Apple's focus on AI technologies for iOS 18 and beyond sees it poach dozens of people from Google for a secretive lab in Switzerland

The back of an iPhone 15 Pro, showing its camera system.
(Image credit: Future)

Apple is expected to kickstart a new focus on AI for its iPhone, Mac, and other device lineups with the release of iOS 18 and beyond later this year. Those updates are all expected to be previewed during the WWDC 2024 event in June, but work is already very much underway — and part of that reportedly involves Apple picking up dozens of new employees from Google in an attempt to bolster its AI-focused workforce.

According to a new report, Apple has already sought to sign up engineers who previously worked at Google, starting with the 2018 poaching of John Giannandrea to take on the role of AI executive at the company.

Since then, it's thought that Apple has signed on at least 36 different engineers and housed them at a new AI lab in the Swiss capital of Zurich.

36 specialists

The Financial Times, citing analysis of hundreds of LinkedIn profiles as well as public job listings and research papers, says that while the majority of Apple's existing AI team works from California and Seattle, Zurich has become a "significant outpost" for the company.

"Professor Luc Van Gool from Swiss university ETH Zurich said Apple's acquisitions of two local AI start-ups — virtual reality group FaceShift and image recognition company Fashwell — led Apple to build a research laboratory, known as its 'Vision Lab', in the city," the FT report explains. Those who work in that facility are "involved in Apple's research into the underlying technology that powers products such as OpenAI's ChatGPT Chatbot."

Notably, Apple is reportedly back in talks with OpenAI about the possibility of using its generative AI technology in iOS 18 and future software updates. Apple is also thought to still be discussing a similar matter with Google, although it isn't yet known whether Apple has plans for either company as a potential partner or if a third company may make itself known before a deal is agreed.

Apple is strongly tipped to be bringing AI features to iOS 18 as well as macOS 15, with Bloomberg's Mark Gurman previously hinting that the initial launch will use Apple's own technology on-device, rather than using cloud-based generative AI offerings. It's possible that Apple may launch additional AI features later in the year, likely alongside the iPhone 16 and iPhone 16 Pro launches. If those new features require the new Apple silicon used in those devices, the chances of such a move will surely increase.

It's clear that Google has a leg up on AI technologies and it stands to reason that Apple would seek to tap into the knowledge the company has, hence the move to take on some of its employees. The report names a number of Apple staffers who previously had roles at Google including Samy Bengio, senior director of AI and ML research, who was previously one of Google's top AI scientists.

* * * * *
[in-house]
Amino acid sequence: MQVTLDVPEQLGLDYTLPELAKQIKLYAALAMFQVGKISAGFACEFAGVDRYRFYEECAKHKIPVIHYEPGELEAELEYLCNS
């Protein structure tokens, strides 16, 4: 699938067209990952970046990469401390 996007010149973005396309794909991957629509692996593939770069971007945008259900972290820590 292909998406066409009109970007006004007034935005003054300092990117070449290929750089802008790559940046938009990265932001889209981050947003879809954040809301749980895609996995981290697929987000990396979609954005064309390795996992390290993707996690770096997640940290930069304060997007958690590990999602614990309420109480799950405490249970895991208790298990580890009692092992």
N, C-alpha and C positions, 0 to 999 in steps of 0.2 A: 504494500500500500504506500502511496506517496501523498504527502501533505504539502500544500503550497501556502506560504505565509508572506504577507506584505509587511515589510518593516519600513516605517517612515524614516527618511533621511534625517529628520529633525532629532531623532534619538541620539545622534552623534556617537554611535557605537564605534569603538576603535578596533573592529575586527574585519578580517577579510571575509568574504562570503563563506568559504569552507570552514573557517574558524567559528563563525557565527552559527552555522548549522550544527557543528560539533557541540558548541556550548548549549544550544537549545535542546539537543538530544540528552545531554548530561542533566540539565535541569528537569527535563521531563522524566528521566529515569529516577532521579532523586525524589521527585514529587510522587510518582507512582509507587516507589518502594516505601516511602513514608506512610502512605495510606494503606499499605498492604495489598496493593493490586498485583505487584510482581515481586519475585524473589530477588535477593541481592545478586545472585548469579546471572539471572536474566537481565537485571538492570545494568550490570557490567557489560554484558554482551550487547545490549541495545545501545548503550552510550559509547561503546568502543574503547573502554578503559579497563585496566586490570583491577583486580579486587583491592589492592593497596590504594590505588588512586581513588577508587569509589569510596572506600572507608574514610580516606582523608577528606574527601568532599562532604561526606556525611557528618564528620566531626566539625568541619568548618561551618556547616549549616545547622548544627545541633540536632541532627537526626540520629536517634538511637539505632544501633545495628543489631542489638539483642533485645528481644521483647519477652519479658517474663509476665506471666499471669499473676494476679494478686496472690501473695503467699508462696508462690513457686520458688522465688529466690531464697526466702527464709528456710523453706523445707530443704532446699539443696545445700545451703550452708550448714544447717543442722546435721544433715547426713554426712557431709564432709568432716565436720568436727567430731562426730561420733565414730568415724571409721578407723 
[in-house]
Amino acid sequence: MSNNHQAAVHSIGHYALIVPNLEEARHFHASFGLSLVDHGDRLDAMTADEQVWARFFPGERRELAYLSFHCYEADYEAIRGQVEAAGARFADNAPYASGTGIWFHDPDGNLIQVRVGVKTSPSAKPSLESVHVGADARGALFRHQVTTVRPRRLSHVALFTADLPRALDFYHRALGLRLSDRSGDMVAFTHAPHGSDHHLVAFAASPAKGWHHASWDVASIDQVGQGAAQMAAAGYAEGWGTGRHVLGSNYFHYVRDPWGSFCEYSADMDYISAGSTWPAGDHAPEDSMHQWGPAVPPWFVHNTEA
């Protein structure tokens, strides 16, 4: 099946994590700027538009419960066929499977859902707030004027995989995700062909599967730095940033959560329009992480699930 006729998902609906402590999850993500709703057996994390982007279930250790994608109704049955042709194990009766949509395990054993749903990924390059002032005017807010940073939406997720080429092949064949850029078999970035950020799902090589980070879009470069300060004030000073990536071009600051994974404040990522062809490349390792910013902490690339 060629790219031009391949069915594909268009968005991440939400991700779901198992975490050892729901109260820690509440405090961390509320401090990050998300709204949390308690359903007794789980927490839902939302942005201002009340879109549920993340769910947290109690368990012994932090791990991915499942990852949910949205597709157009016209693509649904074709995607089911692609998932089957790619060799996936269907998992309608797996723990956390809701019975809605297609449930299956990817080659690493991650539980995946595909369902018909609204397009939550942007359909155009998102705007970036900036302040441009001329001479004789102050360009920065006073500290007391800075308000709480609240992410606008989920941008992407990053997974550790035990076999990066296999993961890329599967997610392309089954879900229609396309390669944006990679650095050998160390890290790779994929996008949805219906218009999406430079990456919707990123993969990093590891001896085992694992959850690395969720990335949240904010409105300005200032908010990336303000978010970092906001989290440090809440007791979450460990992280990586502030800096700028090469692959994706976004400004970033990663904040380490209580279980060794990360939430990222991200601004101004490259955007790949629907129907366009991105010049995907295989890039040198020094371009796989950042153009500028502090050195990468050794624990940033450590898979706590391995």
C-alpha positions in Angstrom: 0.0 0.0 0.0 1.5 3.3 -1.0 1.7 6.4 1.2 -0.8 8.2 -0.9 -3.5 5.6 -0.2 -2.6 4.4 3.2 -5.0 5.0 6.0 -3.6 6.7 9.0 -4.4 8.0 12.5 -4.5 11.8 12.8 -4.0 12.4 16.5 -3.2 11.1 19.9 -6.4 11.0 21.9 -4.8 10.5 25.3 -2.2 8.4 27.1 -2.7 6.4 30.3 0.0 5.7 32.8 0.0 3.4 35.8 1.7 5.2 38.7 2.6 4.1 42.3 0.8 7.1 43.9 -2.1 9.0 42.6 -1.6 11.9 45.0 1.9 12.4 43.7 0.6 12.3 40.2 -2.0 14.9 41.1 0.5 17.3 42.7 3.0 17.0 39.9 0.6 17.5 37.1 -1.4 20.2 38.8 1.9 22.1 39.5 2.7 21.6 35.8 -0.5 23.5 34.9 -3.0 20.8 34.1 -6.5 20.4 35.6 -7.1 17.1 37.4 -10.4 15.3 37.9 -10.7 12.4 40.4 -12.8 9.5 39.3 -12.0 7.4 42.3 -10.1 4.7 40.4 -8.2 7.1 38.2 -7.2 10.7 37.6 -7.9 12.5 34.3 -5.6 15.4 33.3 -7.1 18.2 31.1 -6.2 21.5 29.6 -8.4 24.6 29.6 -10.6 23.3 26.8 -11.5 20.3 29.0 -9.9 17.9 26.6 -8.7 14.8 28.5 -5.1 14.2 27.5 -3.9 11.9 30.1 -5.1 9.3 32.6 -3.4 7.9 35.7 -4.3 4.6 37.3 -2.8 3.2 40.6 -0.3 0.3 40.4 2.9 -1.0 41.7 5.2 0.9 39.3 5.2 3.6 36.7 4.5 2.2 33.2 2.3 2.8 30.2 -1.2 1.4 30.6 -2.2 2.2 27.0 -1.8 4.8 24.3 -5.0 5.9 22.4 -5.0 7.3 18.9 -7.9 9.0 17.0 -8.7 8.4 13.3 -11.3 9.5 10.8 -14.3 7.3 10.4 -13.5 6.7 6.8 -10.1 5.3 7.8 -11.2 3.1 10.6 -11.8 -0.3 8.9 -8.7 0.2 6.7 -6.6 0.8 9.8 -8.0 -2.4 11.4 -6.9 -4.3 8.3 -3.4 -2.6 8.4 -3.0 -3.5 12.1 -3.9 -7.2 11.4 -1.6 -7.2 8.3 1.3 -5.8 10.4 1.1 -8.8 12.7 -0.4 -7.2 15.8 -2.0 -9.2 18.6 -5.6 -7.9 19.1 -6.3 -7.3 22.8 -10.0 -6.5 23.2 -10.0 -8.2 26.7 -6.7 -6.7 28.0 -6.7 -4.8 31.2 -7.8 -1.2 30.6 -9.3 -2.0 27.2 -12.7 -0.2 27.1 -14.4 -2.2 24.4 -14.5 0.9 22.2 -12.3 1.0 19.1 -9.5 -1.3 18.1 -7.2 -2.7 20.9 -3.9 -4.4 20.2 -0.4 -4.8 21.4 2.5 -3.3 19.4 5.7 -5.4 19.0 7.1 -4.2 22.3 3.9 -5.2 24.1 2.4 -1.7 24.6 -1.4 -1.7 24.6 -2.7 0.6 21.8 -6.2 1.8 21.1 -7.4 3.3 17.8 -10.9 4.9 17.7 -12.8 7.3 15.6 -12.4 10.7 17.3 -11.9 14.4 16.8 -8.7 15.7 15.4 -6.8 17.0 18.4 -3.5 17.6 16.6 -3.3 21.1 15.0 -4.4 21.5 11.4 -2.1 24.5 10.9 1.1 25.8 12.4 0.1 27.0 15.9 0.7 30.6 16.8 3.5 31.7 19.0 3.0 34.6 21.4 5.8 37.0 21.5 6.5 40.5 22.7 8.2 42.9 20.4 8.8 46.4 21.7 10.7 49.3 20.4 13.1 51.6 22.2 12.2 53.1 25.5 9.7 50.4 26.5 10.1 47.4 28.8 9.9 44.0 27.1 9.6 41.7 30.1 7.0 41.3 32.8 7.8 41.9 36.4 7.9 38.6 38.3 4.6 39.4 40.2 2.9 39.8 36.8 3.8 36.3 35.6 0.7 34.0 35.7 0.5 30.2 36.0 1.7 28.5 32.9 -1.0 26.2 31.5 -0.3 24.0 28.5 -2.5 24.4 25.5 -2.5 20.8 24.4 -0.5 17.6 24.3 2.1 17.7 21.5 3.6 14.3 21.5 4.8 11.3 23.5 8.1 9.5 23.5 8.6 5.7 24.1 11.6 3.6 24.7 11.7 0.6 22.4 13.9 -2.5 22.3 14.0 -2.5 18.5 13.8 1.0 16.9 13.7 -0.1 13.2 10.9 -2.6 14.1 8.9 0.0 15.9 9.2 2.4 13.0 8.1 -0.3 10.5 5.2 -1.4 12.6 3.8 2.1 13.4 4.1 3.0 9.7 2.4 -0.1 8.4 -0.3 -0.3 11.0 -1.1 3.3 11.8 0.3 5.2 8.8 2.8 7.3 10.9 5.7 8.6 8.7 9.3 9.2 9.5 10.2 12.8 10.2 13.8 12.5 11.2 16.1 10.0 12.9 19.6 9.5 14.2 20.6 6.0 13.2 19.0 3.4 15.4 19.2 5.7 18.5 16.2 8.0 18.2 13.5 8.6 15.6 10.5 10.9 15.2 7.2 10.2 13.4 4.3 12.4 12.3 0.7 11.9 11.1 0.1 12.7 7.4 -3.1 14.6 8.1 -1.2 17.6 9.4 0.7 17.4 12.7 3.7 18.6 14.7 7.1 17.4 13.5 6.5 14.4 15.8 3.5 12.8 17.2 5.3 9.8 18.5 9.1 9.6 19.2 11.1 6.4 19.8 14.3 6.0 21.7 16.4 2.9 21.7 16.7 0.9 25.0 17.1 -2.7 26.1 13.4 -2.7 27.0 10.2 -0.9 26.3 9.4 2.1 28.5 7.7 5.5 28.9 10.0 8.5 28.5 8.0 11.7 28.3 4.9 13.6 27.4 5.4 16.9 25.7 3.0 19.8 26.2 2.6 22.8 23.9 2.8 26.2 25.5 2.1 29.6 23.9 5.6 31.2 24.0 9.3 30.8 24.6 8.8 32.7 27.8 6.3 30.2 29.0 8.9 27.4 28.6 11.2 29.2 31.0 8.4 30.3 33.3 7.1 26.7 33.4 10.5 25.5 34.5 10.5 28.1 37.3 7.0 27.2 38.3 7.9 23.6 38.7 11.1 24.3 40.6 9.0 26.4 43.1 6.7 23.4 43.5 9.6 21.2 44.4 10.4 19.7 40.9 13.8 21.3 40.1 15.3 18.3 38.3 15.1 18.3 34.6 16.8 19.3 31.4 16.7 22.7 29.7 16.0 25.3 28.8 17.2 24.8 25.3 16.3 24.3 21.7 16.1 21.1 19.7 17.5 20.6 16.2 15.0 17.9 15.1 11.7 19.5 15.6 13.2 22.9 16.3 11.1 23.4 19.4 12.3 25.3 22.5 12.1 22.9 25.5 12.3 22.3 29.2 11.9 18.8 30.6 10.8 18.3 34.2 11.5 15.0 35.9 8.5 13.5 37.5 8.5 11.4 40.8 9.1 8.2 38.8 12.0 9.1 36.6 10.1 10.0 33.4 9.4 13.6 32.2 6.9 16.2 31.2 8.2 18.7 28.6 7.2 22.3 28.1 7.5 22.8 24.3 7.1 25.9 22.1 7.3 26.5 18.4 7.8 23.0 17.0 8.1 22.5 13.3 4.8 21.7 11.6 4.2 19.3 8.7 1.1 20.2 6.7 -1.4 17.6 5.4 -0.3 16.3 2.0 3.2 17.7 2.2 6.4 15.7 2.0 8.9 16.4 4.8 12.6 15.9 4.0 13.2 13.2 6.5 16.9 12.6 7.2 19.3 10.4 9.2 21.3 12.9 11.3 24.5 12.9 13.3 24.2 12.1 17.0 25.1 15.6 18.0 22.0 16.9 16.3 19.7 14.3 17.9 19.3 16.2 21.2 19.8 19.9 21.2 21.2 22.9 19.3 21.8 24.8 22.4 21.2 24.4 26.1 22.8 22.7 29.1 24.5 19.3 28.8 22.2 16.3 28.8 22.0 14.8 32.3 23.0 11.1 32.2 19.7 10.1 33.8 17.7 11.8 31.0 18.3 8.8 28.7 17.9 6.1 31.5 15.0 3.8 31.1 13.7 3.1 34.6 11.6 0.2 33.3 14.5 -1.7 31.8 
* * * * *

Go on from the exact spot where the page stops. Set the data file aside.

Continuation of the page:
The tapping of Google hasn't always gone according to plan, however. The FT report reminds us that the company hired Ian Goodfellow, a deep learning pioneer, only for him to later return to Google as a result of Apple's post-COVID return to work policies.

Apple is expected to debut the iOS 18 and initial AI features at WWDC on June 10, but the software is then expected to undergo a months-long beta program before it finally ships to the public this September — shortly before those new iPhones go on sale.

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Oliver Haslam

Oliver Haslam has written about Apple and the wider technology business for more than a decade with bylines on How-To Geek, PC Mag, iDownloadBlog, and many more. He has also been published in print for Macworld, including cover stories. At iMore, Oliver is involved in daily news coverage and, not being short of opinions, has been known to 'explain' those thoughts in more detail, too. Having grown up using PCs and spending far too much money on graphics card and flashy RAM, Oliver switched to the Mac with a G5 iMac and hasn't looked back. Since then he's seen the growth of the smartphone world, backed by iPhone, and new product categories come and go. Current expertise includes iOS, macOS, streaming services, and pretty much anything that has a battery or plugs into a wall. Oliver also covers mobile gaming for iMore, with Apple Arcade a particular focus. He's been gaming since the Atari 2600 days and still struggles to comprehend the fact he can play console quality titles on his pocket computer.